Is Zero Inventory Possible?
In October, the Digital Book Printing Conference brought more than 150 book publishers, manufacturers, and equipment suppliers together in New York City to explore how publishers can take advantage of digital printing to reduce inventory and distribution costs and deliver books quickly to consumers. The event was produced by NAPCO Media, IPG’s parent company.
Improving internal IT infrastructure and metadata are critical if publishers hope to incorporate digital printing technology at scale, said Yvette Nora, director of global procurement at Reed Elsevier, during one of the day’s panels. Those capabilities will help publishers deliver book files directly to book manufacturers for quick, one-day turnarounds. Nora spoke from experience: 95 percent of Reed Elsevier’s science and technology division titles are produced on-demand and she is working to grow that to 100 percent.
In another panel, Bill Barry, sustainability and vendor partnership consultant for Macmillan, highlighted a challenge facing widespread digital printing adoption—the difficulty of producing large-volume titles digitally. Large-volume titles, i.e. bestsellers, still drive the majority of revenue for large trade publishers. Until digital printing can provide greater efficiency and cost-savings for these books, there is less incentive for the big trade publishers to print their books digitally.
“Zero inventory” was the buzzword at the conference. Throughout the event, book manufacturers and publishers posed the following question: is the zero inventory model, in which manufacturers print and distribute all titles on an on-demand basis, achievable for book publishers?
The question sparked a substantial debate. Advocates, including many manufacturers, insisted the technology to print all titles on demand, without inventory, exists today. They added that it’s simply a matter of publishers trusting that the systems and technology for a zero inventory model will gain widespread use in the industry. Detractors cited a laundry list of concerns, from infrastructure limitations that preclude the dissolution of warehousing to the fact that production of some titles, particularly bestsellers, cannot be fulfilled by the on-demand, zero inventory model.
Making Print on Demand Work
Ultimately, the viability of the zero inventory model seemed to boil down to the type of books a publisher creates and the unique market factors affecting different segments of the industry. Nora said that zero inventory is very achievable for her company and for many in the education space. First, the demand for print titles in the education and journal space dropped significantly with the rise of ebooks and online publishing, said Nora. The drop in print units made printing on digital toner more affordable.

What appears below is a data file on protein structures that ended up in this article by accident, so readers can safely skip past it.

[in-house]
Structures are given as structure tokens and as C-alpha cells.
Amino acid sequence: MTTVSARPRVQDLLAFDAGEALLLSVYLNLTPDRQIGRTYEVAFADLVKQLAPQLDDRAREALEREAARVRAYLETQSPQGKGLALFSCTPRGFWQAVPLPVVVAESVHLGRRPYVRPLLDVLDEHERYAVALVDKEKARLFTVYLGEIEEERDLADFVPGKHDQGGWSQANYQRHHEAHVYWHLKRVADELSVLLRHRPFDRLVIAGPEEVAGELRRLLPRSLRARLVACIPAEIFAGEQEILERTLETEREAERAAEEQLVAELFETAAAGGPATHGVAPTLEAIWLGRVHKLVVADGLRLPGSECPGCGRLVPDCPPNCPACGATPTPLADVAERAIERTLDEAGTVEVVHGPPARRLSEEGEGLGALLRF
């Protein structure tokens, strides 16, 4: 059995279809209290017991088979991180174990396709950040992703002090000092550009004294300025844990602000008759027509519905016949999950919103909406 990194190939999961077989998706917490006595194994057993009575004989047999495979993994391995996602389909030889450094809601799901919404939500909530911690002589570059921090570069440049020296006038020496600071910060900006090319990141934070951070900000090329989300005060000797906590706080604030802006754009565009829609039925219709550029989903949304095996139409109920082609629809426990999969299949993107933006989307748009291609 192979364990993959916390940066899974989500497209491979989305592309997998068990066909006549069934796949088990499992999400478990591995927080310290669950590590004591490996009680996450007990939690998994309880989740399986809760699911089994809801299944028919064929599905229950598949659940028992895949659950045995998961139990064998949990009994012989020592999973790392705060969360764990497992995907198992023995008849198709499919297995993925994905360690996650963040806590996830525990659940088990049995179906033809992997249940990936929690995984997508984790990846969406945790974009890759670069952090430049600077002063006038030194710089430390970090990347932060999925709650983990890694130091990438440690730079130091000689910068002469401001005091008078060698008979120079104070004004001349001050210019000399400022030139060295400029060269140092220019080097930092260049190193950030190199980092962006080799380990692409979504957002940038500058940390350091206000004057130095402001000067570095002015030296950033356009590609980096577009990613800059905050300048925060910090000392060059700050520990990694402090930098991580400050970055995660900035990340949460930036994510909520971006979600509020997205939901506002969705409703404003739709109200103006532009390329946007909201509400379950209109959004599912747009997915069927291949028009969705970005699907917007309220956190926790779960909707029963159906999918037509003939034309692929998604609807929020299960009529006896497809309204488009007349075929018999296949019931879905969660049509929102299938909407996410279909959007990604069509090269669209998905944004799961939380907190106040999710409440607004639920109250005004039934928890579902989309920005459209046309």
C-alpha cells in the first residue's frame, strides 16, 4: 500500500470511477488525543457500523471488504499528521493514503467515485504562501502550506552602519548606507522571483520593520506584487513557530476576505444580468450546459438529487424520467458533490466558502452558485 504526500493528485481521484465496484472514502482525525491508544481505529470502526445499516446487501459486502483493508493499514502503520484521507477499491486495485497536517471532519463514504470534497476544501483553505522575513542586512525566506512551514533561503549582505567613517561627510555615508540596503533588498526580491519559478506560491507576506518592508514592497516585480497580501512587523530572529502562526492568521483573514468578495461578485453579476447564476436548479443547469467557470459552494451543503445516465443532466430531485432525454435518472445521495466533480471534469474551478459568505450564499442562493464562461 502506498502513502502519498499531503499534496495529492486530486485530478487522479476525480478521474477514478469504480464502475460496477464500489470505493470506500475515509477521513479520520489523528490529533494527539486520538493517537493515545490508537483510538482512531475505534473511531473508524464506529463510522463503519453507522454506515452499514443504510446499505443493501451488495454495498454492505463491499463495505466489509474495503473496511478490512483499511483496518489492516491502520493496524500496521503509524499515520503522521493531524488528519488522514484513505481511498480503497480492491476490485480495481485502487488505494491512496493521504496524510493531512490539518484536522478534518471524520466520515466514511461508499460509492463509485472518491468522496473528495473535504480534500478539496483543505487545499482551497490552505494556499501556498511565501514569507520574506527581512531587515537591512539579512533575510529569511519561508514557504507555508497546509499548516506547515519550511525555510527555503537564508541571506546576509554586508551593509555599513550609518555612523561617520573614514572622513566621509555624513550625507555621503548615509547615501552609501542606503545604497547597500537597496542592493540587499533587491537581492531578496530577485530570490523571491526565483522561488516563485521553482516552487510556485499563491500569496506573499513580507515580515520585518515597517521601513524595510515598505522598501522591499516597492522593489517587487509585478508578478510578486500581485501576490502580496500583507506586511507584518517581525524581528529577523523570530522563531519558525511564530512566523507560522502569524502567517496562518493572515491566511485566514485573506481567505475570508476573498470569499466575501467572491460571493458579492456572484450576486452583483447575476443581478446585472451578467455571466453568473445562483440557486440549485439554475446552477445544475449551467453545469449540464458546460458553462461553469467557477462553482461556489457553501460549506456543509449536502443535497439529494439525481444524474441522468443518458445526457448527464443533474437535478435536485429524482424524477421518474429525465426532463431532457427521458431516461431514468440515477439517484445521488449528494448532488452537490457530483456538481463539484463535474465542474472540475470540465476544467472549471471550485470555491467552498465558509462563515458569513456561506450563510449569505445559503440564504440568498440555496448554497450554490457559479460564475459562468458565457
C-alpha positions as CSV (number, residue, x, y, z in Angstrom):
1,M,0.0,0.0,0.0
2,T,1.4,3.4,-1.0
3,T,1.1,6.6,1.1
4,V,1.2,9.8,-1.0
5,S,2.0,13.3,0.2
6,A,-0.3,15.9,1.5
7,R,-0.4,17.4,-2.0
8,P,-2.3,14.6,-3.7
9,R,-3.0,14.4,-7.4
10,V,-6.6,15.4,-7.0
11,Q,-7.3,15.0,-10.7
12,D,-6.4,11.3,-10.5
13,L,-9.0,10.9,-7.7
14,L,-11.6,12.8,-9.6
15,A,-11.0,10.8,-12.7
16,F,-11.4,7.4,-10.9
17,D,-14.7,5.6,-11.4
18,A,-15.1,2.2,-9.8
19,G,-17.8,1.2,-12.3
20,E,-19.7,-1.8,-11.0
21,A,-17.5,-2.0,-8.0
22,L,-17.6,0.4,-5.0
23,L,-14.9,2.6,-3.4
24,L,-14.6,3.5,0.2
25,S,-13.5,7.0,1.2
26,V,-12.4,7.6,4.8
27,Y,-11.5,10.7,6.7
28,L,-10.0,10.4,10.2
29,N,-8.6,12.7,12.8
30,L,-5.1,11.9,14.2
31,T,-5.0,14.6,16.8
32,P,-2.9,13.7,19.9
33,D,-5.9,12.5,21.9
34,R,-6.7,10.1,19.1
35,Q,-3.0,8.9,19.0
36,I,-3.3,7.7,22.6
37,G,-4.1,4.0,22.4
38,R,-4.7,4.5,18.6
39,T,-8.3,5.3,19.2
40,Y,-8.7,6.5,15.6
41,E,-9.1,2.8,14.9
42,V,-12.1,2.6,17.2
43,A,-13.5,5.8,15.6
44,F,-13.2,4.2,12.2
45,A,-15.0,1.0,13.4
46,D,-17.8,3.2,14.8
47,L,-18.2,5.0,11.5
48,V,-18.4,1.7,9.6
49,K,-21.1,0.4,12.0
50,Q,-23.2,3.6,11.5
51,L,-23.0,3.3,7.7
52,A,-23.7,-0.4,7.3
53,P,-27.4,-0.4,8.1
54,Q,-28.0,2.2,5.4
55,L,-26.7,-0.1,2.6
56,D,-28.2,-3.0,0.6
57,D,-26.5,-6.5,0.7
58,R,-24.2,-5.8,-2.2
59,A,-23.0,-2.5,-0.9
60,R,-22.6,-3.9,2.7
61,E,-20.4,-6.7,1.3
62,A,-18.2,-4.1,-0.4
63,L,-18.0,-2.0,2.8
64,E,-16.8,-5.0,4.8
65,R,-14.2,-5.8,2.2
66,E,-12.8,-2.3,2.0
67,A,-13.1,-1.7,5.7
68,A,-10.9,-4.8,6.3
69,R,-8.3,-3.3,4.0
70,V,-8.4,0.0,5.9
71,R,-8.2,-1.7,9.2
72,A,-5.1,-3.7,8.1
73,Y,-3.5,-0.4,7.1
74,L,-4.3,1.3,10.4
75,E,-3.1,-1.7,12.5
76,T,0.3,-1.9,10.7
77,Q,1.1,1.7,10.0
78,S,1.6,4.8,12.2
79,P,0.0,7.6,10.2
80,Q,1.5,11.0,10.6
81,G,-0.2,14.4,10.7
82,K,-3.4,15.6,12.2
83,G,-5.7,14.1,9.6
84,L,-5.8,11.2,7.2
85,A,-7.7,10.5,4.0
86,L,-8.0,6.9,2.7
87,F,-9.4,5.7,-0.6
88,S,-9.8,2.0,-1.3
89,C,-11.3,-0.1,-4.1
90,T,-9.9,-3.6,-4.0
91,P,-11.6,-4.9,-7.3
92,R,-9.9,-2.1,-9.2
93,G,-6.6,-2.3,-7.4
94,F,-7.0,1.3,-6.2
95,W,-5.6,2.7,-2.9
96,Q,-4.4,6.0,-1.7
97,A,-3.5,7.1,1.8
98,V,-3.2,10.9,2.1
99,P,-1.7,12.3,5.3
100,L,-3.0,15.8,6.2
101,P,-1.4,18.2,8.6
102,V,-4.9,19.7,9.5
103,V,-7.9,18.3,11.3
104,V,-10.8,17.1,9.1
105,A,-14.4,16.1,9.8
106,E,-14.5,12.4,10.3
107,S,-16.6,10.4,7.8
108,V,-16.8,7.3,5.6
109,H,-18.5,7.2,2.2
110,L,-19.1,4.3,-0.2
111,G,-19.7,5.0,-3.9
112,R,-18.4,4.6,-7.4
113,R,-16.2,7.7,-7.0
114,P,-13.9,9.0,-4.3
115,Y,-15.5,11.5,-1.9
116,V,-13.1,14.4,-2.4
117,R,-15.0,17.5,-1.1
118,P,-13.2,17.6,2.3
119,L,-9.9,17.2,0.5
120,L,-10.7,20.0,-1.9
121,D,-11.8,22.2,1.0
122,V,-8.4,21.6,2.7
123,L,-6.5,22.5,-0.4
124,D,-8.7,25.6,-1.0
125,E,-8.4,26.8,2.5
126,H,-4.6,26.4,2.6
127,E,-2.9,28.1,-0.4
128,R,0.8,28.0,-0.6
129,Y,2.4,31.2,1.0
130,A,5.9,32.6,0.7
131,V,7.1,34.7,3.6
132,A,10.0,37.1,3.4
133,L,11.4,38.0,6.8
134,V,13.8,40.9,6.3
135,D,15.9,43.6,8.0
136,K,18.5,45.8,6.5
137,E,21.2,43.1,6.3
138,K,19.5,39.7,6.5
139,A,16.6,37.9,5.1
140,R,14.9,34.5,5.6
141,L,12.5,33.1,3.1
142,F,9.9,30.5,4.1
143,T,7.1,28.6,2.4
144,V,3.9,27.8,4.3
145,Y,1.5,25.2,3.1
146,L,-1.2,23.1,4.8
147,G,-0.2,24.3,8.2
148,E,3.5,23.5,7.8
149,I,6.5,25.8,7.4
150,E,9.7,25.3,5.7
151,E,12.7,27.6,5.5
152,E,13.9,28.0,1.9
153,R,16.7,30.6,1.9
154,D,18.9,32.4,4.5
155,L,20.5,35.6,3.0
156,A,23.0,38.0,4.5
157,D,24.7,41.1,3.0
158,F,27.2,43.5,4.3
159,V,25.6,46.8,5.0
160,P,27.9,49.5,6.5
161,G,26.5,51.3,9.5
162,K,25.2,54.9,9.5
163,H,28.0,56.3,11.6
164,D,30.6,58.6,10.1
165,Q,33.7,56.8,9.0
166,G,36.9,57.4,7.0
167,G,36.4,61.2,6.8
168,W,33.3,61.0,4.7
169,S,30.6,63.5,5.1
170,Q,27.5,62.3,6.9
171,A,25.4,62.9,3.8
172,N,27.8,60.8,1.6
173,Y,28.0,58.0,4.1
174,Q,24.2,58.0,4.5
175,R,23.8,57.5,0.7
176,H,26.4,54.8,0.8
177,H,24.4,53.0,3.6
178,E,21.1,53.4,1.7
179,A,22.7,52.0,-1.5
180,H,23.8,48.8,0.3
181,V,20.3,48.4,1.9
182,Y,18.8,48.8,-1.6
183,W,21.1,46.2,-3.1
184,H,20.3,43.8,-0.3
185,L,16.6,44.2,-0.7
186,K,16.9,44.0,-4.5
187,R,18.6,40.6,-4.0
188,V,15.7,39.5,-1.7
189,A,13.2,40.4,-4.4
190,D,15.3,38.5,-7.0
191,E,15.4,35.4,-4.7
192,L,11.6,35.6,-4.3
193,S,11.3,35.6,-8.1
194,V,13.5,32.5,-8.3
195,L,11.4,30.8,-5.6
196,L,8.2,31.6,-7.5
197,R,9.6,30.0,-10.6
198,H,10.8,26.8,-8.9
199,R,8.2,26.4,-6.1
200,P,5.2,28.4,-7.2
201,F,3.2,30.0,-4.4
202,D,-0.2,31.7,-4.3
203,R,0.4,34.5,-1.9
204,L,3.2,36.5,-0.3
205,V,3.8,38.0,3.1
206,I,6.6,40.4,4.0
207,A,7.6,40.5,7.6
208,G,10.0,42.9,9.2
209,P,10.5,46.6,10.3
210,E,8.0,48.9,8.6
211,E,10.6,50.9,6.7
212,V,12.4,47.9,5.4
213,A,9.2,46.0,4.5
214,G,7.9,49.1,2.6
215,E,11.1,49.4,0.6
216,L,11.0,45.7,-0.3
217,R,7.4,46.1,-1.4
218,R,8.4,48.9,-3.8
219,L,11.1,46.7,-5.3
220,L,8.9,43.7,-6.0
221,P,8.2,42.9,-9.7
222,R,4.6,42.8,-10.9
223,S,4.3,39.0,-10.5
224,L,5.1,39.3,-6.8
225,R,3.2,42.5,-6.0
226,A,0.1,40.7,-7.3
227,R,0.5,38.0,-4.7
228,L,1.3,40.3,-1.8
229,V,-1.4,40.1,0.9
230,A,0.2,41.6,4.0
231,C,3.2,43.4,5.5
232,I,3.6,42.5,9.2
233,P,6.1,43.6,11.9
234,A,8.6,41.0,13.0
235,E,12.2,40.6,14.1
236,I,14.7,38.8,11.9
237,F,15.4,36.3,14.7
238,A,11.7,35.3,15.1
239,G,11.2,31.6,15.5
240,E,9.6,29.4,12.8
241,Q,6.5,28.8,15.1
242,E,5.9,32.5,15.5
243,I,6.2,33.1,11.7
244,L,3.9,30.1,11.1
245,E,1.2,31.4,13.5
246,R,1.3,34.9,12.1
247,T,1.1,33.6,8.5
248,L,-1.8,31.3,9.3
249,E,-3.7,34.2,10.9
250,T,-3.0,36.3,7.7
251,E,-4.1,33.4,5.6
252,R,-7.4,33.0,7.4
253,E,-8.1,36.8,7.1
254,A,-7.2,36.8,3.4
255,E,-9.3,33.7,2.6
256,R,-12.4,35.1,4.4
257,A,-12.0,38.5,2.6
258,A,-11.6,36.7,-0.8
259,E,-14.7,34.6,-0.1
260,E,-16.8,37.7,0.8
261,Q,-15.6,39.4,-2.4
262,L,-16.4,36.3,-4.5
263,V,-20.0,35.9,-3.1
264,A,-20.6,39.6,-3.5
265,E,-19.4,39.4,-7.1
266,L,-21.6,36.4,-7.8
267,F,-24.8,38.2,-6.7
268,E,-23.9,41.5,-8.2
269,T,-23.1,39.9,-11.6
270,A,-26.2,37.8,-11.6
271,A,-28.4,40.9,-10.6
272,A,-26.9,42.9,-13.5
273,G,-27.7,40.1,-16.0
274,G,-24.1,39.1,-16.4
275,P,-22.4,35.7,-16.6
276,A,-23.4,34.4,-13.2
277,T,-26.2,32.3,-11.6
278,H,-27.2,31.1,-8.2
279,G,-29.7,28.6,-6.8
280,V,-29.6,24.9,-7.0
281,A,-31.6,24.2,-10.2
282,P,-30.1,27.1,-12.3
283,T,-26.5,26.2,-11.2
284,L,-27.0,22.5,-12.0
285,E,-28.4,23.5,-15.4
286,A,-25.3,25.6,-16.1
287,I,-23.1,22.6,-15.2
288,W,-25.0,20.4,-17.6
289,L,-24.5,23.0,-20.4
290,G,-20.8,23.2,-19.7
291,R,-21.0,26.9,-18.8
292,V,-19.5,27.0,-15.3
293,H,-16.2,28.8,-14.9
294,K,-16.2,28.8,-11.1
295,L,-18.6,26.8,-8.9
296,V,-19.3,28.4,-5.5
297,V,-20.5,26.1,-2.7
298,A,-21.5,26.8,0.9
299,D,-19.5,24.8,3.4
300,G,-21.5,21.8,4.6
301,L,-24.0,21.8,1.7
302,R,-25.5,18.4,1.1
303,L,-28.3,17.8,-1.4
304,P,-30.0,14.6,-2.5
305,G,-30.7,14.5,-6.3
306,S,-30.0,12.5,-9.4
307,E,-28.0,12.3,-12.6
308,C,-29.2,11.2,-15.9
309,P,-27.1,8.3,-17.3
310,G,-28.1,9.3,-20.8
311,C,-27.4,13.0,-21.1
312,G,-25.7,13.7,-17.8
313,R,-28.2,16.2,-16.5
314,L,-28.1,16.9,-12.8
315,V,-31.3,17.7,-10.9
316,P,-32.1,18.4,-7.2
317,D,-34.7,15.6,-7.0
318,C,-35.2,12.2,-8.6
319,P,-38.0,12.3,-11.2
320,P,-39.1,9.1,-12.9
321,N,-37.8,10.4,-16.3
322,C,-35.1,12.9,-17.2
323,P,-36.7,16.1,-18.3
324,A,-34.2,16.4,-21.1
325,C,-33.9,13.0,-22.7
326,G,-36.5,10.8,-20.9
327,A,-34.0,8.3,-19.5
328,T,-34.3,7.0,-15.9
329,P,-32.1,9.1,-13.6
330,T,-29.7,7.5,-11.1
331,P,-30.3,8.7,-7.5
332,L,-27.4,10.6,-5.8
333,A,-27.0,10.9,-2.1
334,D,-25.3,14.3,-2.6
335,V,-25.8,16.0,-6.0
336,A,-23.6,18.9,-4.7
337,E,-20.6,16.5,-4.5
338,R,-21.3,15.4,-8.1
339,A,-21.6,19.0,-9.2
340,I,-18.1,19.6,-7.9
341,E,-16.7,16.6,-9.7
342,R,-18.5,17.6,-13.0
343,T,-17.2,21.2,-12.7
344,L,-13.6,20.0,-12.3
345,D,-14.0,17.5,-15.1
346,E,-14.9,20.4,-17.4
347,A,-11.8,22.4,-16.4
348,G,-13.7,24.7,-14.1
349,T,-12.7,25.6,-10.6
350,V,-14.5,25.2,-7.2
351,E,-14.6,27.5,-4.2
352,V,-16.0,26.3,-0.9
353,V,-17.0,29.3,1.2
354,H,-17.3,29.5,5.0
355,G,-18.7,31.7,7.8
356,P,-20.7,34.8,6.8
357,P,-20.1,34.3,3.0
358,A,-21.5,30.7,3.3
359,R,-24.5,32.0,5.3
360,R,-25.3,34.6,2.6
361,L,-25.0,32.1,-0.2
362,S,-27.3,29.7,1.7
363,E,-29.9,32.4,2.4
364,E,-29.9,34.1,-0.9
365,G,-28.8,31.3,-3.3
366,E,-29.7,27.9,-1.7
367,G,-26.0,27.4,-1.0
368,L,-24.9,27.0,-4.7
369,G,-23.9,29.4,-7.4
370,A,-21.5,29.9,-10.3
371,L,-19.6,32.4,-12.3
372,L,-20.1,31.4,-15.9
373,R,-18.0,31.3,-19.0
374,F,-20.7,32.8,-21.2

The second factor that moved Reed Elsevier towards a POD model was actually a sales issue. Reed Elsevier is a global publisher and many books weren’t reaching international customers fast enough. The solution was to print titles on demand in the countries where they were needed most, instead of printing them in the U.S. and shipping them overseas, which took weeks. Inkjet technology played a significant role in making this initiative work, and brought Reed Elsevier’s POD program into full force in 2012, said Nora.
“We have tracked the cost savings through our business case for POD, and we’re pleased to see that we’re saving the 30 percent that we were expecting,” she noted.
Large trade publishers, on the other hand, face a different set of challenges than educational publishers. Macmillan’s Barry explained these issues during a panel titled, “Battle of the Business Models: Is It Realistic to Get Down to Zero Inventory?” He said that legacy assets such as warehouses, which many trade publishers earn revenue on through third-party distribution, have created significant hurdles to adopting a POD model.
“As the print inventory shrinks with the rise of ebooks, you aren’t able to just collapse the warehouse,” said Barry.
He added that the current revenue model for trade publishers, where the top 20 percent of titles earn the majority of revenue, isn’t suitable for POD. These titles are the blockbuster bestsellers, and POD still does not make sense for these long runs.
“Ultimately, I don’t think zero inventory is achievable in my lifetime,” Barry said, “however I think there is 1/6, 1/8, or 1/10 of titles that would make sense for POD for some very compelling business reasons. But the top of the list, the bestsellers, will always go out offset.”